Utilising nasal biopsies as a surrogate for brain tissue to diagnose focal epilepsy
- Research Opportunity
- Number of Honour Places Available
- Medicine and Radiology
- Austin Health
|Associate Professor Michael Hildebrandfirstname.lastname@example.org||(03) 90357143||Personal web page|
|Professor Samuel Berkovicemail@example.com||(03)90357121||Personal web page|
|Professor Ingrid Schefferfirstname.lastname@example.org||(03)90357120|
Summary Here we wish to push the boundaries and establish a technique to detect somatic genetic variation in brain by mildly invasive nasal biopsy.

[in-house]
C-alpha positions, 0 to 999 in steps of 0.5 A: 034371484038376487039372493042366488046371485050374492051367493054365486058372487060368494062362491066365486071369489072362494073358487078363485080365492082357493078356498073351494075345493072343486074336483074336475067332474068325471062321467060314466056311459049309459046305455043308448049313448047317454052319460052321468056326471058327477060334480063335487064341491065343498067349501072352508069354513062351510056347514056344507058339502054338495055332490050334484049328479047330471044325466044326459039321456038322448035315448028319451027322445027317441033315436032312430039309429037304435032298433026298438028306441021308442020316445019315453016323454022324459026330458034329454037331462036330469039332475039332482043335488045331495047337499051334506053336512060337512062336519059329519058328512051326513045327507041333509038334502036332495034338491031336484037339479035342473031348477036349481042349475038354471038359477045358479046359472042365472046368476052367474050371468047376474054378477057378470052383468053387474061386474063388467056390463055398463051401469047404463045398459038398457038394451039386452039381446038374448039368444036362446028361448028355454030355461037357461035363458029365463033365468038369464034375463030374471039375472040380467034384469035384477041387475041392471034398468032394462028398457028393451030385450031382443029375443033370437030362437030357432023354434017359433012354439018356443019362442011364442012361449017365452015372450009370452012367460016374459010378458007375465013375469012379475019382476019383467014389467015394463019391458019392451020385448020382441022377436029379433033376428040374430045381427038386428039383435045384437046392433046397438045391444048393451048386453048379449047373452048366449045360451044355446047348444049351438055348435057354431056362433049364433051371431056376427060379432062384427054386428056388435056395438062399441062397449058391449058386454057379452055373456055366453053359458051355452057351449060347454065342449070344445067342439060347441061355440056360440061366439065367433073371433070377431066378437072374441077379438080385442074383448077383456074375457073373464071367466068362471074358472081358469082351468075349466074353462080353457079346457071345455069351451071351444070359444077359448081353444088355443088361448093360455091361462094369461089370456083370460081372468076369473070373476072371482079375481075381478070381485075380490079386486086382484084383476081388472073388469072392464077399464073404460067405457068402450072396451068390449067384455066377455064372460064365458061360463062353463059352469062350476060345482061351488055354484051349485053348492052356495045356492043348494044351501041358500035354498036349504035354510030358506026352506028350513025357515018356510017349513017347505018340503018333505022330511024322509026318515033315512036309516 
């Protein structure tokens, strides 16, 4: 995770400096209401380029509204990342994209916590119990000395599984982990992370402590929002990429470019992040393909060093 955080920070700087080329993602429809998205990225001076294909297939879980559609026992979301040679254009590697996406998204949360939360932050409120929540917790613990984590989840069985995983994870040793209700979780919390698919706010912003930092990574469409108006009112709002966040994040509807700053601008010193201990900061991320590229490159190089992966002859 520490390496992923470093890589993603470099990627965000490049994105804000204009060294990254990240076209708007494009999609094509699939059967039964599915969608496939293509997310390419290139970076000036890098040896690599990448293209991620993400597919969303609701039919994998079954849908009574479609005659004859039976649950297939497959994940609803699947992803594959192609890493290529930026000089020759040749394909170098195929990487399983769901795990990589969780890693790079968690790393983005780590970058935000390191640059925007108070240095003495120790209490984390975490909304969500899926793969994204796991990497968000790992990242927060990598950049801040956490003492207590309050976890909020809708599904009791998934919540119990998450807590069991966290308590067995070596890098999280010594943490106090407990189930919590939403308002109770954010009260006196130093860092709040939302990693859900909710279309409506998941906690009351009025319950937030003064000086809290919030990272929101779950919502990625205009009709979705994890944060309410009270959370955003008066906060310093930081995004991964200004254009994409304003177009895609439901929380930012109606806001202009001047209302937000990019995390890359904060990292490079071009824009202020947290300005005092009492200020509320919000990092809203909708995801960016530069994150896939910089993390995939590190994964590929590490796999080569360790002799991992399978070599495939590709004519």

We have recently posited that, in addition to obvious inherited epilepsies, and those shown to be due to de novo mutagenesis in parental gametes, there may be a sizeable ‘hidden genetics’ component of epilepsy due to somatic mutation. This occurs post-zygotically, is largely confined to the brain and is difficult or impossible to detect by conventional sequence analysis of peripheral blood samples. This has been supported by discovery of somatic mutations restricted to certain brain malformations where brain tissue is available, and very recently by analysis of post-mortem tissue in autism. At present, the route to discovery of somatic mutations in brain is via the privileged situation of having brain tissue from surgical or autopsy specimens; this is not generally applicable to common epilepsies. Here we wish to push the boundaries and establish a technique to detect somatic genetic variation in brain by mildly invasive nasal biopsy. This project will explore the feasibility and yield of nasal biopsy to detect somatic mosaicism in DNA and RNA from both primary nasal epithelium and neuroectodermal patient cell lines established from the biopsies. These would then be applicable to epilepsies and other brain disorders to maximise gene discovery and, eventually, for translation of Precision Therapies to the clinic.
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